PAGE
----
The program from 1993 shows the Highty-Tighties from Virginia Tech were the highlight of the parade with Washington Redskin Joe Jacoby as grand marshal.

Festival events included the Miss Vinton Dogwood Festival Pageant, the Little Miss Vinton Pageant, a Dogwood Festival BBQ Dinner at the War Memorial, a race sponsored by CMT Sporting Goods, a bike race, and the Dogwood Invitational Softball Tournament.

As Dogwood president, Keaton recalled that when he was a child, the Dogwood parade was “amazing and unbelievable with astounding floats.” He says that one of the children of Dogwood Committee member Anthony Conner said that “the Dogwood Parade was as good as Christmas,” so that became their inspiration.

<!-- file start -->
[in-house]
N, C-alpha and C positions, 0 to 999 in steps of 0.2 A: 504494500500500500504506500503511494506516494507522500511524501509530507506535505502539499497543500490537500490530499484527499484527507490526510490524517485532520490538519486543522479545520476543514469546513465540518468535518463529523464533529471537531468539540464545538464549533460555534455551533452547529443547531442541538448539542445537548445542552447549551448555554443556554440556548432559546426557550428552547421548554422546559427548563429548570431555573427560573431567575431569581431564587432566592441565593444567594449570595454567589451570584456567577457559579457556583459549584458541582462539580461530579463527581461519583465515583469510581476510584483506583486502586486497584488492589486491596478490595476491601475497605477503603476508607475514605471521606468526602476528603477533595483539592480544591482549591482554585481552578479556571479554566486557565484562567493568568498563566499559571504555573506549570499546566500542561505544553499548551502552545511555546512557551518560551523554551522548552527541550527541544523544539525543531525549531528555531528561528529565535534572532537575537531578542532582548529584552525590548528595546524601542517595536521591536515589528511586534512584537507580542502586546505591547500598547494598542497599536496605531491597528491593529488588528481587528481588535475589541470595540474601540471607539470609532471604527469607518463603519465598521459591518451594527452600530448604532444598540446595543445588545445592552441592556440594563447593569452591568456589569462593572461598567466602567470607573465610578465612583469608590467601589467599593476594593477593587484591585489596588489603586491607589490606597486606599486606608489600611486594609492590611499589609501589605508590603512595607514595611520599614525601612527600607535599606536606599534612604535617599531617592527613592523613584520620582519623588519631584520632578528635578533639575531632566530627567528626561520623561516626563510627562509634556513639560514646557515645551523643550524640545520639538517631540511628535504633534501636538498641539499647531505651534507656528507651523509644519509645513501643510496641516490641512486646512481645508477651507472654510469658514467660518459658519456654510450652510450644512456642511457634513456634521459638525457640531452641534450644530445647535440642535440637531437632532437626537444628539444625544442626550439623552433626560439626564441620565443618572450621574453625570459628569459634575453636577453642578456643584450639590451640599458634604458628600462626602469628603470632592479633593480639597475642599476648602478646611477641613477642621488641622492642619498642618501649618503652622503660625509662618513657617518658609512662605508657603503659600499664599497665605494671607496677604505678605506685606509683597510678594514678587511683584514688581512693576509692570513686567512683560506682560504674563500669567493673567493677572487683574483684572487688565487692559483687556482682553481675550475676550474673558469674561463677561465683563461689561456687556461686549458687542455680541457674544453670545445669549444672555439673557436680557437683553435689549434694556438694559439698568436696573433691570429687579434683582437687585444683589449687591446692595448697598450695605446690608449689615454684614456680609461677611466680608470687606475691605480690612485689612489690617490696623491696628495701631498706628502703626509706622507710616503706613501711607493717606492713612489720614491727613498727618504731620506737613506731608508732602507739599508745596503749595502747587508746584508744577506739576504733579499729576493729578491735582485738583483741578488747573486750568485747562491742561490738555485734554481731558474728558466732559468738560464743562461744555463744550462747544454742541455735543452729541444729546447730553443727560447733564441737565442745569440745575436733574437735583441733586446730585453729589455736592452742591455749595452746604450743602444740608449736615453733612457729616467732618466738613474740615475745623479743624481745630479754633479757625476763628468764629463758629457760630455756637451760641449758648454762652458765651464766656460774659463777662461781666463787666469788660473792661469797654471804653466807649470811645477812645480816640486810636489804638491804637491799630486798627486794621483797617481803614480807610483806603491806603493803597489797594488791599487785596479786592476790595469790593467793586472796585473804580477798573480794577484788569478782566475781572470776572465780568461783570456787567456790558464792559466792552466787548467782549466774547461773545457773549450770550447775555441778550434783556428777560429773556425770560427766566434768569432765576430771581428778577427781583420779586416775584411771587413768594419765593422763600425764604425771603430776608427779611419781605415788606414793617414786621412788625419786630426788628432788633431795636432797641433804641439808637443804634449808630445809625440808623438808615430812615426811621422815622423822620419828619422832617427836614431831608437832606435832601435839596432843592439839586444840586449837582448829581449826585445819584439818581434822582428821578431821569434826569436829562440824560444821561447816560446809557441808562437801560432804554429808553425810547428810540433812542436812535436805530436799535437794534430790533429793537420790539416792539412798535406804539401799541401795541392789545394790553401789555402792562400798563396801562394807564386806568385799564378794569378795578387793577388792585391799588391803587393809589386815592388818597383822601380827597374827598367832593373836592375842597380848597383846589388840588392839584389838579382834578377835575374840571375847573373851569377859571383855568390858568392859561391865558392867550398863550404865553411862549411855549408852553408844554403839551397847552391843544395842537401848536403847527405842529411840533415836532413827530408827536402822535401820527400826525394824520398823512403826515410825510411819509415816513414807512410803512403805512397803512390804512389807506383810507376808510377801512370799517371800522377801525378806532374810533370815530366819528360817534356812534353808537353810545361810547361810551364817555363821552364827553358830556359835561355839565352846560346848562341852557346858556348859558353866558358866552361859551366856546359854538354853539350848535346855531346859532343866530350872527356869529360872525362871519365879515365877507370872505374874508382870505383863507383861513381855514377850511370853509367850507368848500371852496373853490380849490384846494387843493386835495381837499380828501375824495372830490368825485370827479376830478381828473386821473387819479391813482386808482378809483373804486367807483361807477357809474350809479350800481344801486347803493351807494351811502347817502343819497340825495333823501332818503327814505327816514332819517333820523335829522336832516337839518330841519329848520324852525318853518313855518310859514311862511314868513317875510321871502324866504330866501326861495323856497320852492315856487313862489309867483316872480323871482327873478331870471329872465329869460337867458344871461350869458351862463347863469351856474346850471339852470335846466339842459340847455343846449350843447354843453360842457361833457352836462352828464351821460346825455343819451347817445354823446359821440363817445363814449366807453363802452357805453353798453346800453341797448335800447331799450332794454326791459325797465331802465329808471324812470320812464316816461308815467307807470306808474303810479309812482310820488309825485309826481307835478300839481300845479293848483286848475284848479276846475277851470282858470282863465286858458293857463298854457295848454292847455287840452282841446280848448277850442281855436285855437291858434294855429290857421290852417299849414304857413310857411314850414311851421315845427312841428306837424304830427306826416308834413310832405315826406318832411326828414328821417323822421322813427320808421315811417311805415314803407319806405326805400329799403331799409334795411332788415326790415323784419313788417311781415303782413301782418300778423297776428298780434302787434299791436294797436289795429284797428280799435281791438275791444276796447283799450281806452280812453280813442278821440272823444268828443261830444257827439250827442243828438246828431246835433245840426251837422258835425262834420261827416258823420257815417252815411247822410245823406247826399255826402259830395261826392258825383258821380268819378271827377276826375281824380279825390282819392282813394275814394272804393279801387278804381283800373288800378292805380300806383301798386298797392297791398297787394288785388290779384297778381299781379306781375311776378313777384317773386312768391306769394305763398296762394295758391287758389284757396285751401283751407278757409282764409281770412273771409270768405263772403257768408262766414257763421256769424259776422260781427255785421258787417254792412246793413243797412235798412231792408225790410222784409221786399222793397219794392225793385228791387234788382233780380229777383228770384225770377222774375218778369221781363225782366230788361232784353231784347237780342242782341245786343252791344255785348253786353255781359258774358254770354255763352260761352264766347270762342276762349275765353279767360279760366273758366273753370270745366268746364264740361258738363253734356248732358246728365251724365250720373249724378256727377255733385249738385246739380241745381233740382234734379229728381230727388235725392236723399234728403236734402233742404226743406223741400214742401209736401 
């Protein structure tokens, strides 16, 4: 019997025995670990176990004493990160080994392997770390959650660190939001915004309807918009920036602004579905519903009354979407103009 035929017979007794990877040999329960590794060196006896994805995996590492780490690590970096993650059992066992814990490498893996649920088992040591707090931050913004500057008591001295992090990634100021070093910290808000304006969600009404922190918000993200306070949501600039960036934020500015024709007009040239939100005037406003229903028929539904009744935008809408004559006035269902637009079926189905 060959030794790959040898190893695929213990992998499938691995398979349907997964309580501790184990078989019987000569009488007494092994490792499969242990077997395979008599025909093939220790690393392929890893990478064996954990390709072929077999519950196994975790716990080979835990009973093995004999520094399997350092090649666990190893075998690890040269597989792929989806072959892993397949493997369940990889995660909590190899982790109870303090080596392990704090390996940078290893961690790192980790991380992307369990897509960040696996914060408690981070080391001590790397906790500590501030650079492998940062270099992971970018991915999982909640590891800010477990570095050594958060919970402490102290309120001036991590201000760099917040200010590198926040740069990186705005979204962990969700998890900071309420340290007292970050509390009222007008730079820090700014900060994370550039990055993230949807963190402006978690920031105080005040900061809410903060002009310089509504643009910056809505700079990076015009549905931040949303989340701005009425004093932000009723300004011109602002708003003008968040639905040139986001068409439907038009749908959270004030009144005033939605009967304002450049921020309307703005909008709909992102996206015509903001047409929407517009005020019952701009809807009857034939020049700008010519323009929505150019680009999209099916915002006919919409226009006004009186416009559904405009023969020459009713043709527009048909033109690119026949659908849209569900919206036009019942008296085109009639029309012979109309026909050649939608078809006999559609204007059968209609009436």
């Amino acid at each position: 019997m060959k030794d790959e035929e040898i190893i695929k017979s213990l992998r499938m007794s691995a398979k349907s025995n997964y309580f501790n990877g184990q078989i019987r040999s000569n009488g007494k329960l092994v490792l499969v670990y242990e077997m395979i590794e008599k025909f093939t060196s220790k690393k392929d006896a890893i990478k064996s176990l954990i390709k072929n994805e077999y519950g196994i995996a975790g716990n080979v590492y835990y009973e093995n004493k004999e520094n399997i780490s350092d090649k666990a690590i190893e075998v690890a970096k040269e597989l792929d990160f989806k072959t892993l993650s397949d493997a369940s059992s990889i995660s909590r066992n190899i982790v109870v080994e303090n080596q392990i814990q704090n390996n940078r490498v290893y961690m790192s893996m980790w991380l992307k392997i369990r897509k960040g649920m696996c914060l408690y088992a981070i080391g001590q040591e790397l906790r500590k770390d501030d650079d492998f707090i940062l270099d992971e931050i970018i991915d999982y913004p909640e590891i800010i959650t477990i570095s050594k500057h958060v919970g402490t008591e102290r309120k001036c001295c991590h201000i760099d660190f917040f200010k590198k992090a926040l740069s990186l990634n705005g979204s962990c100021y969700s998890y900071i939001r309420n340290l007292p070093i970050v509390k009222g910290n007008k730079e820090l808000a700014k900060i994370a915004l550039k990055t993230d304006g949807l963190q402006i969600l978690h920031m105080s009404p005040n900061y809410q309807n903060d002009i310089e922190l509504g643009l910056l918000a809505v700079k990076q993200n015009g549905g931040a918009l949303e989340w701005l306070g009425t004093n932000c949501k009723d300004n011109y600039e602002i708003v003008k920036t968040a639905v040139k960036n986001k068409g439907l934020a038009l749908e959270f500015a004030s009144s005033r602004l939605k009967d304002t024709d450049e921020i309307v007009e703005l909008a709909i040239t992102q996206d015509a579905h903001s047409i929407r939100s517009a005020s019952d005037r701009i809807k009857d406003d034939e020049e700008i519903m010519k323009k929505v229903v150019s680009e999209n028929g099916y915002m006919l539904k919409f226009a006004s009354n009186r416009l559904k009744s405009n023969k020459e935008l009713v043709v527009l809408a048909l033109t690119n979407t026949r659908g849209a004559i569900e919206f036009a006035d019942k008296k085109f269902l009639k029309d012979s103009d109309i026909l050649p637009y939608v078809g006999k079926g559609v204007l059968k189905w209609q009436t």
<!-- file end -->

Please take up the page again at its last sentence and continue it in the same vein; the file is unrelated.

Keaton said that thanks to Susan Teass, who now chairs the Dogwood Queen and Court Committee, he served as executive director and emcee of the Miss Vinton Dogwood Festival Pageant as well. That path led him to work with the Miss Virginia Pageant and the Miss America organization, where he was able to serve across the country as a judge in different state pageants for about 10 years.

His career evolved in Nashville and he is now a music executive and owner of Keaton Music Ventures, a music publishing business, and Chris Keaton Presents, managing and developing artists. He has won gold and platinum awards in music publishing, including “Building Bridges” for  Brooks and Dunn, “Let’s Be Us Again” with Lonestar, and “Stars on the Water” with George Strait.

Keaton said he is a “firm believer that music changes people’s lives.” He recalls a pivotal moment in his own life as seeing the Beatles perform on the Ed Sullivan Show in 1964.

The Vinton Dogwood Parade led by Keaton gets underway at 2:30 on Saturday. The Band of Oz reunion concert is scheduled at the Vinton Farmers’ Market from 2-5:30 on Sunday, April 30.